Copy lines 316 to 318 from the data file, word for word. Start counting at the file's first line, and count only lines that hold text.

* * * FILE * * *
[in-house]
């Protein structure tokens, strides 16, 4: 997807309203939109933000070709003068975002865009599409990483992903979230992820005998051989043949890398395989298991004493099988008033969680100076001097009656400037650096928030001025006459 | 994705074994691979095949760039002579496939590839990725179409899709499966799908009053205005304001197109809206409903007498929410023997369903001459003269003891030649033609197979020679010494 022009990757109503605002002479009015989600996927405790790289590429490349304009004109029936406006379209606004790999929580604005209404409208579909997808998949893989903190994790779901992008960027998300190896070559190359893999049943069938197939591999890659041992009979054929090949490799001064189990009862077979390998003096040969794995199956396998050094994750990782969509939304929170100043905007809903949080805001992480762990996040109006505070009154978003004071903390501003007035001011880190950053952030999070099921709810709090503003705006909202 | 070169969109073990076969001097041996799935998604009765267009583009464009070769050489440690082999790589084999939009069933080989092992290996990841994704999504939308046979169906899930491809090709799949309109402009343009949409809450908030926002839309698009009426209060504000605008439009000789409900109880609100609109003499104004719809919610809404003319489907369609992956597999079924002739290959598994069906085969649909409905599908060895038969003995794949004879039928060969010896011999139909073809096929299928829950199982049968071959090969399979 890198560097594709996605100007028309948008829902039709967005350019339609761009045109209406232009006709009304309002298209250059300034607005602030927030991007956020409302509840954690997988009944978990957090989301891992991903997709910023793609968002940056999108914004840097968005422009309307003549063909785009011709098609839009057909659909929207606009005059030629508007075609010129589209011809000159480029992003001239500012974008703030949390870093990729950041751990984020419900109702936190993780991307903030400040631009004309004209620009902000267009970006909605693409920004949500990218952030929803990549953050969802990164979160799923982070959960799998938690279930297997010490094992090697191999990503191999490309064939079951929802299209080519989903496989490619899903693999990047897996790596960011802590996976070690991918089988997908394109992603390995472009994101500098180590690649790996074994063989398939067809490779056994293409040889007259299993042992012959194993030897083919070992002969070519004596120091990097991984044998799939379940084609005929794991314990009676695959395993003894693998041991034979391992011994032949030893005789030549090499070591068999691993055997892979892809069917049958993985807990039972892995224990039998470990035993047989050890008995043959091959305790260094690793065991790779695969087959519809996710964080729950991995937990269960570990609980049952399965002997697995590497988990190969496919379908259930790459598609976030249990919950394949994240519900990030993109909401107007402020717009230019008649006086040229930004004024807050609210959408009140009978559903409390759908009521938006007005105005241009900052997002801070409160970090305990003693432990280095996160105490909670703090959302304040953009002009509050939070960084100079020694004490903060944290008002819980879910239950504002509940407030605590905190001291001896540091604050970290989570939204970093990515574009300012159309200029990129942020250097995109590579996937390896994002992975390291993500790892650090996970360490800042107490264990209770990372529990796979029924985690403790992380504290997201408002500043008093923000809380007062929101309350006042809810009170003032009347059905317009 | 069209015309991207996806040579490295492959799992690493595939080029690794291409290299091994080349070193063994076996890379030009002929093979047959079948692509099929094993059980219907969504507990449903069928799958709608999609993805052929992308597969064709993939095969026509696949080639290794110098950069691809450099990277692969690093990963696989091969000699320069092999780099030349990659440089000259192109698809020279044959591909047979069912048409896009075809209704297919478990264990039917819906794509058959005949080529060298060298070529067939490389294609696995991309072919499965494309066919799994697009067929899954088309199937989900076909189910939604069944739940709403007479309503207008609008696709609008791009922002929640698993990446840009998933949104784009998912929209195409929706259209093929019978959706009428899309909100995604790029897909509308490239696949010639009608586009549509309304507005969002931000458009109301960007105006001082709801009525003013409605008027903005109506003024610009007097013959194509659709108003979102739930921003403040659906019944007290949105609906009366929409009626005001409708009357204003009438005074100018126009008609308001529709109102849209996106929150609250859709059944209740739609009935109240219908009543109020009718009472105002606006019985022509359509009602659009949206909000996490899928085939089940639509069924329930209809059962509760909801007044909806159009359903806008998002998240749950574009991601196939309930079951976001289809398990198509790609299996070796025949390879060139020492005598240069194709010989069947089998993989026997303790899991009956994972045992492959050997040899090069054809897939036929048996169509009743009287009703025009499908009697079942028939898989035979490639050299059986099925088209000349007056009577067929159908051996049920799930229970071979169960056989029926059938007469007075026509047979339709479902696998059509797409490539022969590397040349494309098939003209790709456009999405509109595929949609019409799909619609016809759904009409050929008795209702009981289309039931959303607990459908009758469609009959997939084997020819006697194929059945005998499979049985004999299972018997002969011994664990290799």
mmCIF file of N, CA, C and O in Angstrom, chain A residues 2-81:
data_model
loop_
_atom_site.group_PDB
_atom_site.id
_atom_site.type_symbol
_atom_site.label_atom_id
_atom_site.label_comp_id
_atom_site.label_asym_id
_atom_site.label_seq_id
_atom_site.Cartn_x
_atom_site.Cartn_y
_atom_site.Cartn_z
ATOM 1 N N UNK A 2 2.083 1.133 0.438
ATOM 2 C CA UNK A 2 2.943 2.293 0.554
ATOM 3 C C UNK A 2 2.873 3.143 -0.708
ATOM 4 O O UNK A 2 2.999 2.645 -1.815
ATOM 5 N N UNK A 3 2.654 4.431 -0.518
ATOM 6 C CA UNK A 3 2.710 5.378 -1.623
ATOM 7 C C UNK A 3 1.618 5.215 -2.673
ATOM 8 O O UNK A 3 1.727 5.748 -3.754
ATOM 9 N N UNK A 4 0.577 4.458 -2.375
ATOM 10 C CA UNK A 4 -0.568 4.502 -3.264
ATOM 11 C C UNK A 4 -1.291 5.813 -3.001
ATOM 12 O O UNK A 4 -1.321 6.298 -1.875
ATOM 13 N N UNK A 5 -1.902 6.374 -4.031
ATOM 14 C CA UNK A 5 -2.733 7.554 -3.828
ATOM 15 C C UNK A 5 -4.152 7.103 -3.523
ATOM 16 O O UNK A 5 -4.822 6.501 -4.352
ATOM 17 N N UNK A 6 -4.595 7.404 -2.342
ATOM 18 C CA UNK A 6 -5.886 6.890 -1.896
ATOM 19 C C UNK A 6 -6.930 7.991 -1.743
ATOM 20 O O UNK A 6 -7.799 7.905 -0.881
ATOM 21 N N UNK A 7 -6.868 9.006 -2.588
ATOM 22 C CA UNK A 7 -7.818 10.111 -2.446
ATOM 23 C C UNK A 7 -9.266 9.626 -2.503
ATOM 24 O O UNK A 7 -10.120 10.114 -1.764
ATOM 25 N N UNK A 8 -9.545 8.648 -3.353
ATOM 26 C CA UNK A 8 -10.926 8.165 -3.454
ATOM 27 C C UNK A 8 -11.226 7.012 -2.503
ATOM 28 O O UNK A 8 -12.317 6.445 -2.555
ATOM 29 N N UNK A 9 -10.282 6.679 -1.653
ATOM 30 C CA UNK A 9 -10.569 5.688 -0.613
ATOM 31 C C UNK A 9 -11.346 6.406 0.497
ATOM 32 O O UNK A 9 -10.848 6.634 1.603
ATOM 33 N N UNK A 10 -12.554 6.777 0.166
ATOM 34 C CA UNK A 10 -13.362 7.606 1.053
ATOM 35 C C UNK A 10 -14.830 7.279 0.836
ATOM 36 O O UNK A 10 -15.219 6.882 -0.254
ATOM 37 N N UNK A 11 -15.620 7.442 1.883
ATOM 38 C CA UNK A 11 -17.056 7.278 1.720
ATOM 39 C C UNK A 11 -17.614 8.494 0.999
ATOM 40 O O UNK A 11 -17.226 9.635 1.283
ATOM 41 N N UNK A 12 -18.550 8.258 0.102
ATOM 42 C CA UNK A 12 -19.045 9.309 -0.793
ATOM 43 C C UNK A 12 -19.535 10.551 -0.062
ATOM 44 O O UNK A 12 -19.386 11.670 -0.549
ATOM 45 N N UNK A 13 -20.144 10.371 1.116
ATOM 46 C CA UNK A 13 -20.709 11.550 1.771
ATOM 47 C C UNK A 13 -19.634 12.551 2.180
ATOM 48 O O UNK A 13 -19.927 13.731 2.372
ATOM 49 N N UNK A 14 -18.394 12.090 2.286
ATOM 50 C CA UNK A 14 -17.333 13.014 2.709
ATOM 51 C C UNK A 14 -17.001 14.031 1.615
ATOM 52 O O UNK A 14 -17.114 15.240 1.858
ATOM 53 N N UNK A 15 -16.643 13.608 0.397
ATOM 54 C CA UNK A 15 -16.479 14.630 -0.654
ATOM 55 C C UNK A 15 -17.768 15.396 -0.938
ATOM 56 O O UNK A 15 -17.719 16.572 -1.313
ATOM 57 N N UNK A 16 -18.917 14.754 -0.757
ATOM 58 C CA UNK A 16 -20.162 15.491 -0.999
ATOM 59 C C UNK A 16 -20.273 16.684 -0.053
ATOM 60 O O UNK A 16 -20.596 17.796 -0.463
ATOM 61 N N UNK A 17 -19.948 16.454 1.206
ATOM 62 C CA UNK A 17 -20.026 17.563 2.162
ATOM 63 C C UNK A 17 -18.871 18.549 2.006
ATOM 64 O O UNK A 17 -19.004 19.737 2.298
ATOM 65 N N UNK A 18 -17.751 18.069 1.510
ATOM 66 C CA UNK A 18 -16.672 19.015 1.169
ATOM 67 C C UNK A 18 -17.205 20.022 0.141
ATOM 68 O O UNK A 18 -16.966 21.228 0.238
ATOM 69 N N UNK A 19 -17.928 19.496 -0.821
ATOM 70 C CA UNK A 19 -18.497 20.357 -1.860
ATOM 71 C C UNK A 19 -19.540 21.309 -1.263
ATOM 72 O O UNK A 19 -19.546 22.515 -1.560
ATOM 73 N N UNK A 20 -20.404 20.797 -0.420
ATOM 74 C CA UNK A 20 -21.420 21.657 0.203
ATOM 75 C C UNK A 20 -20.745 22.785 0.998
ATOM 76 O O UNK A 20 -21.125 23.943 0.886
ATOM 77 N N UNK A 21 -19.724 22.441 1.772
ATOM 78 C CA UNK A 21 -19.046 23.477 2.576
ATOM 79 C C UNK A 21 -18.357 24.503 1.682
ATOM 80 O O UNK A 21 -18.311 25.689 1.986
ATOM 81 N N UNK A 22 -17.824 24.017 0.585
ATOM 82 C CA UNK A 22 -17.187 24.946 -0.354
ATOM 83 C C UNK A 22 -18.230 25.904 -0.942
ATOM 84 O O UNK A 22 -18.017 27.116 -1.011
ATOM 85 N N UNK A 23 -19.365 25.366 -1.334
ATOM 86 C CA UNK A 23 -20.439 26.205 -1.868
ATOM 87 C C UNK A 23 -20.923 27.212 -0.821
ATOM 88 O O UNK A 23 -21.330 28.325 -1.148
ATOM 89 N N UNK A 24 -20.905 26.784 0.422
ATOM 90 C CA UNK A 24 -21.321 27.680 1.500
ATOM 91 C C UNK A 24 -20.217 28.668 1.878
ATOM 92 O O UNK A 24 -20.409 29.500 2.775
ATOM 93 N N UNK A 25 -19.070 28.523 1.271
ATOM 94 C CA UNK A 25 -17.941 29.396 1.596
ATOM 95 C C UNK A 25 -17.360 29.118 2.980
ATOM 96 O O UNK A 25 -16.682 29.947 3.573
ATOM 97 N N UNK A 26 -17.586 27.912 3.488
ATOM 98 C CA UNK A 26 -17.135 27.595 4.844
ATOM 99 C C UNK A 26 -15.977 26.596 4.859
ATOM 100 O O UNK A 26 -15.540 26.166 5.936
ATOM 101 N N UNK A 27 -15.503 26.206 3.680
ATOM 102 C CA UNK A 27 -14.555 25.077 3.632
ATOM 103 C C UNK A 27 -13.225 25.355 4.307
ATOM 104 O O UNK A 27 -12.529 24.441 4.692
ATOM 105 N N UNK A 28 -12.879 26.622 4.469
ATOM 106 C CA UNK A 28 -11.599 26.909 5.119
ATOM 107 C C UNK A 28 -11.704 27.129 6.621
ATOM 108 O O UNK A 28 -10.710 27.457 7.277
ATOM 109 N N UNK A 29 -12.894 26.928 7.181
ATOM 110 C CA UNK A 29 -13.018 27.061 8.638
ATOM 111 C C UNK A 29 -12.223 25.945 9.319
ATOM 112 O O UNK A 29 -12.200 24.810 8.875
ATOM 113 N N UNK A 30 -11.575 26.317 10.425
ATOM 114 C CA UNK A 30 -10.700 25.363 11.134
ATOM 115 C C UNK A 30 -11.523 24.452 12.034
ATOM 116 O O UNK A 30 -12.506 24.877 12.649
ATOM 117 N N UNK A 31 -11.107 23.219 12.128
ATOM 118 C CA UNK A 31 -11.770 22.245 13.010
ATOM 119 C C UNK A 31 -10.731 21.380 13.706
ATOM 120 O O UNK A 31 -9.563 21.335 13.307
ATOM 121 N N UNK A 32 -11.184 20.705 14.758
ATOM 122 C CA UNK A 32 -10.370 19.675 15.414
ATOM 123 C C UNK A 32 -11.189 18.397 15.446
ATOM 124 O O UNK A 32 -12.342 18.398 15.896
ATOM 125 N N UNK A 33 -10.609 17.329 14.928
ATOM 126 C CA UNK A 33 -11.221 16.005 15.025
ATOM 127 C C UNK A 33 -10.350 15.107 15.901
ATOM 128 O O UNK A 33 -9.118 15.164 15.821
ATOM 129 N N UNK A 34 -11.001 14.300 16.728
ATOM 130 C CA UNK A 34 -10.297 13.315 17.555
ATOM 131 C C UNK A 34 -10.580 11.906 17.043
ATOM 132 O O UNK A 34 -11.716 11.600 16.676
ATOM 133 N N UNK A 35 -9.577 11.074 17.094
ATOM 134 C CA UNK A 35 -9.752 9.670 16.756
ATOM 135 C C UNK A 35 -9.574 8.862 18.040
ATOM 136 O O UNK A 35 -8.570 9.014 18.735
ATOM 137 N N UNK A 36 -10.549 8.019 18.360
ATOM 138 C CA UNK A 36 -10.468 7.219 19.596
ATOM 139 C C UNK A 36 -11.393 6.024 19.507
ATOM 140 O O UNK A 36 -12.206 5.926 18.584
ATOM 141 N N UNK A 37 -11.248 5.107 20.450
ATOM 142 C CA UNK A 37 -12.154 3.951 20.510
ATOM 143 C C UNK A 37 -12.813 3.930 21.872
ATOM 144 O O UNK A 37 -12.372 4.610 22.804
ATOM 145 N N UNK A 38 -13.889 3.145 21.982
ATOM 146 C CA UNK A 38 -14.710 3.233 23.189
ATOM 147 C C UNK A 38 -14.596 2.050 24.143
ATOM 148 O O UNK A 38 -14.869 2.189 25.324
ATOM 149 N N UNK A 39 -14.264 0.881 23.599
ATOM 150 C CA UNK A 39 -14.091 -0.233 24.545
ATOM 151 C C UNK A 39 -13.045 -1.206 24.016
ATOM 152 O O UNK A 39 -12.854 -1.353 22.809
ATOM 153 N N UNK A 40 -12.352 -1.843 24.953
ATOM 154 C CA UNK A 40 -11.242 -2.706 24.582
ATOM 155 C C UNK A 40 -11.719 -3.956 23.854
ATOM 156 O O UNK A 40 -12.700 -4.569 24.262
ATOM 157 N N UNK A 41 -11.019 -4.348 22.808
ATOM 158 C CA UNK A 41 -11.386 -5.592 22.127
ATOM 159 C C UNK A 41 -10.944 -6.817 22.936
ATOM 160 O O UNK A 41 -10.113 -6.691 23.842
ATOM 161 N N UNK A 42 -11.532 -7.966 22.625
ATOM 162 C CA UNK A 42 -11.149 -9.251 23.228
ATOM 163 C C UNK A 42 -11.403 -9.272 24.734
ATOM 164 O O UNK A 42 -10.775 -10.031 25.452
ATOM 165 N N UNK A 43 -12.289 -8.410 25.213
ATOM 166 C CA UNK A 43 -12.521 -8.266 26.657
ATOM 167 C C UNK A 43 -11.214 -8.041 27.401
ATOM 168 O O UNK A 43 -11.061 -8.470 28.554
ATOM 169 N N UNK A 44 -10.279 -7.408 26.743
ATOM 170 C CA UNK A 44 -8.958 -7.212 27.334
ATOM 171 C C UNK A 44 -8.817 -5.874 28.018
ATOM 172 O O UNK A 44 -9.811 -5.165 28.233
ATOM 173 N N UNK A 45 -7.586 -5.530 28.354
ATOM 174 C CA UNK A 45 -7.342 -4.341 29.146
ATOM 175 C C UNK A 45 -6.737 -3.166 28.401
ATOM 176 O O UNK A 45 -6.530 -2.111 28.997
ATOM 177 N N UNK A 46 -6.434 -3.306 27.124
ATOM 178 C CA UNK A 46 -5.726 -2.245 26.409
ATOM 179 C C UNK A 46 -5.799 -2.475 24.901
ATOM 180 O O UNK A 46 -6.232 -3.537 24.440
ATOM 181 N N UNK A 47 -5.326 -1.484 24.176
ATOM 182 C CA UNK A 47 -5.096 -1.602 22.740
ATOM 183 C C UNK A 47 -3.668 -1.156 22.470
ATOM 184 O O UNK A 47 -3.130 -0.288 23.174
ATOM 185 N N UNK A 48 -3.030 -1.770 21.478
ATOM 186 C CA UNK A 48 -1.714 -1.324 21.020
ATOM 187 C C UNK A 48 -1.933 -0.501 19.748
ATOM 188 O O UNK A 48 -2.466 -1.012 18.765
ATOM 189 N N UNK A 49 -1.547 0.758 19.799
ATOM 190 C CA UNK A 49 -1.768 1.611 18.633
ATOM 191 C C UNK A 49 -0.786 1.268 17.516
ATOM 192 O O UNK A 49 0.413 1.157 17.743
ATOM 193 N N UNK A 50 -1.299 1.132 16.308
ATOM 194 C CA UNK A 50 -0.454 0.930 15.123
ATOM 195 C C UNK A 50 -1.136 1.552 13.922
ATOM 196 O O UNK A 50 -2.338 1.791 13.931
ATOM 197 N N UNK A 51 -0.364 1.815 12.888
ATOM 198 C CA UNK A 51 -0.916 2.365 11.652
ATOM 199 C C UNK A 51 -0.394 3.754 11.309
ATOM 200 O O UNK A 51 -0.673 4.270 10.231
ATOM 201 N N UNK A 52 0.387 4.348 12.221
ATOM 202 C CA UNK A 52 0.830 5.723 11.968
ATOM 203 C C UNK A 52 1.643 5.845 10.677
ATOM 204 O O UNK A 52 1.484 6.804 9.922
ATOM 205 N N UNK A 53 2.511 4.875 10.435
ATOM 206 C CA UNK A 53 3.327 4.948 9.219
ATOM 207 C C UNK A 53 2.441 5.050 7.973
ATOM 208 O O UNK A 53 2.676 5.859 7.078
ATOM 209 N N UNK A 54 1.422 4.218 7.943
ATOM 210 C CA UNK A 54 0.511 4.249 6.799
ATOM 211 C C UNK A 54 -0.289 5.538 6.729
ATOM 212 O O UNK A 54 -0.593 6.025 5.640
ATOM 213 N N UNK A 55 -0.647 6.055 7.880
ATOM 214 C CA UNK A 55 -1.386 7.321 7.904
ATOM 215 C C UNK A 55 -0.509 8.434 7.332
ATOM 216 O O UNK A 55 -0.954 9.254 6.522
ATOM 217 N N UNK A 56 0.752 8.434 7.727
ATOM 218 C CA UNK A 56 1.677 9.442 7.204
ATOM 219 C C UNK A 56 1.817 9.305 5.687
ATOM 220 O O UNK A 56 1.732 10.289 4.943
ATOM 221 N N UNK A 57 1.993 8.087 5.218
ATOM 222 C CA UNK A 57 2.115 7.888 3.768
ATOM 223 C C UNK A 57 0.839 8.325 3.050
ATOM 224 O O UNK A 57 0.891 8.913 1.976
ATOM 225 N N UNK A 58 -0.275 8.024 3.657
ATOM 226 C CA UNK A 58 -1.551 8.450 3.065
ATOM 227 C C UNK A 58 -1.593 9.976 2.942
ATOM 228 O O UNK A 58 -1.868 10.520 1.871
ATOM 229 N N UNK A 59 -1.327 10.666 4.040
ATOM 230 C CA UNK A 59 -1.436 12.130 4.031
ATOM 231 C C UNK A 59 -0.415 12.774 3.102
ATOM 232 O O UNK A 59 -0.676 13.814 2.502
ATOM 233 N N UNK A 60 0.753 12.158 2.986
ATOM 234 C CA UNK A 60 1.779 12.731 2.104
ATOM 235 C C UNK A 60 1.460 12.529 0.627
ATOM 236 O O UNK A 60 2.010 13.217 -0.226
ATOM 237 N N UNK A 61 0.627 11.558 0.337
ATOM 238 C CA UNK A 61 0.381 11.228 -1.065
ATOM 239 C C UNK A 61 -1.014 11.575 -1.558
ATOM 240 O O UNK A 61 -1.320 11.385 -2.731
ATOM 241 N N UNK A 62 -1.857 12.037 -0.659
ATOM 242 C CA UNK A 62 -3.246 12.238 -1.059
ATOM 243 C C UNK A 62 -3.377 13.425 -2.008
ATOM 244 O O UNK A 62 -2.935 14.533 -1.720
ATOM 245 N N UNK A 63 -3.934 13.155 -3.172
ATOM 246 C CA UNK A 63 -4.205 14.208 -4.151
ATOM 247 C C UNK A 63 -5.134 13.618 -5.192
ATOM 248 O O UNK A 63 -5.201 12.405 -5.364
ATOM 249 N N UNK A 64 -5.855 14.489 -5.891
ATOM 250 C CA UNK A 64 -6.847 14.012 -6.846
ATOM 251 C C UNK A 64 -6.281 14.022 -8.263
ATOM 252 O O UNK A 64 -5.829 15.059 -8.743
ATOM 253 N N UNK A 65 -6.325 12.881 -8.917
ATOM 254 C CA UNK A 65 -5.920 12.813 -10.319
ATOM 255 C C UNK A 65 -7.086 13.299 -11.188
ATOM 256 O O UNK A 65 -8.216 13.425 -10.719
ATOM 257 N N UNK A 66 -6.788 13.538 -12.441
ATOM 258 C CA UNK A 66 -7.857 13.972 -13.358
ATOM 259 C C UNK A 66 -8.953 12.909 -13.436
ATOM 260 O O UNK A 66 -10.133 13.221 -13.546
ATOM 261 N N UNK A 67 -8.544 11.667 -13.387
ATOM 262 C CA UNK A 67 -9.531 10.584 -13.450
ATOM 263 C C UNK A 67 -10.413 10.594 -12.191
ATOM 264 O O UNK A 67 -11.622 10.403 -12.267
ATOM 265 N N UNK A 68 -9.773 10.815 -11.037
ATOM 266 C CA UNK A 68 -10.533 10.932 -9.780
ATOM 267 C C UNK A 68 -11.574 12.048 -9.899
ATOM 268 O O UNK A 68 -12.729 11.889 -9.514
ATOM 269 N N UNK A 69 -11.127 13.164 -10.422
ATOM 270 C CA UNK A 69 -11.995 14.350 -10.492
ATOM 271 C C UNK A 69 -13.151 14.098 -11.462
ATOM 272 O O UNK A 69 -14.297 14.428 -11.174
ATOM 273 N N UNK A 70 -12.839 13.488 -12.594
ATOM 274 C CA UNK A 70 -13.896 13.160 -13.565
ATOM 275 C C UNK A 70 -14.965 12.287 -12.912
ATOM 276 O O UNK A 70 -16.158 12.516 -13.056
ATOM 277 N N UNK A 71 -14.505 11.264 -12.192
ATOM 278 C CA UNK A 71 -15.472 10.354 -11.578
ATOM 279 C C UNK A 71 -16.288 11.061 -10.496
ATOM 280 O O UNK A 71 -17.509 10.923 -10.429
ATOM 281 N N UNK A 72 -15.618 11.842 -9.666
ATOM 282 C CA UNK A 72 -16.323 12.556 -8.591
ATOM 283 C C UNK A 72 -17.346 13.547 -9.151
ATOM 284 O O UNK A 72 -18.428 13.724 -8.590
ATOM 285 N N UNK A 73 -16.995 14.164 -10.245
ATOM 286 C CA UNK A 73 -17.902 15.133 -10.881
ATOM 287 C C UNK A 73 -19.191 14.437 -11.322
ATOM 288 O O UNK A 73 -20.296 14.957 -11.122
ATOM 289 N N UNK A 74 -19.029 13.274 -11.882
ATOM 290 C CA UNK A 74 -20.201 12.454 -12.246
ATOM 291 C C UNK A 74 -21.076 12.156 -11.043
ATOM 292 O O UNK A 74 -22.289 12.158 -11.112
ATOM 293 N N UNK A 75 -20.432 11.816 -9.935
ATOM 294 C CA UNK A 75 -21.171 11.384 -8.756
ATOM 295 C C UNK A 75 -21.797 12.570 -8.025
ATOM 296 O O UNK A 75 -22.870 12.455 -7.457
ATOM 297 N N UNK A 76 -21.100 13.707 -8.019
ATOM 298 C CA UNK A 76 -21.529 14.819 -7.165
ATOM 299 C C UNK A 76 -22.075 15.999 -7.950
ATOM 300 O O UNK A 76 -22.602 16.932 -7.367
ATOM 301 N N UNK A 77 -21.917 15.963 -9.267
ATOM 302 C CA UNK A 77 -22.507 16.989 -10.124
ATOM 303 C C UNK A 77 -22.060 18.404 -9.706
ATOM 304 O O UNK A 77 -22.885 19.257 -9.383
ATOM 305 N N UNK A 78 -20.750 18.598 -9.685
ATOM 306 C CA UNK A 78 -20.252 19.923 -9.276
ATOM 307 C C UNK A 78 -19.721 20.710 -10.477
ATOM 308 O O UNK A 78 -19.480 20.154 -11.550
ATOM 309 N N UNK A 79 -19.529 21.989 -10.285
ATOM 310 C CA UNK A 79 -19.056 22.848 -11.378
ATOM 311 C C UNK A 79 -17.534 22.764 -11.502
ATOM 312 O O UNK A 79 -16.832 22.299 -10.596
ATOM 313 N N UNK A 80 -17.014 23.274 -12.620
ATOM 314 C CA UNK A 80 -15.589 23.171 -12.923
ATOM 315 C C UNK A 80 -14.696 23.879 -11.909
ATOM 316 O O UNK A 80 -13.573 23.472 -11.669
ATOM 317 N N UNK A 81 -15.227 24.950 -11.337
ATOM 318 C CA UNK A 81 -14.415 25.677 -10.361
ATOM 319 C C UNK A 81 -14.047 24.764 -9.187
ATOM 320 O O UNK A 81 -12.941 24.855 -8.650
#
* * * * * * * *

ATOM 301 N N UNK A 77 -21.917 15.963 -9.267
ATOM 302 C CA UNK A 77 -22.507 16.989 -10.124
ATOM 303 C C UNK A 77 -22.060 18.404 -9.706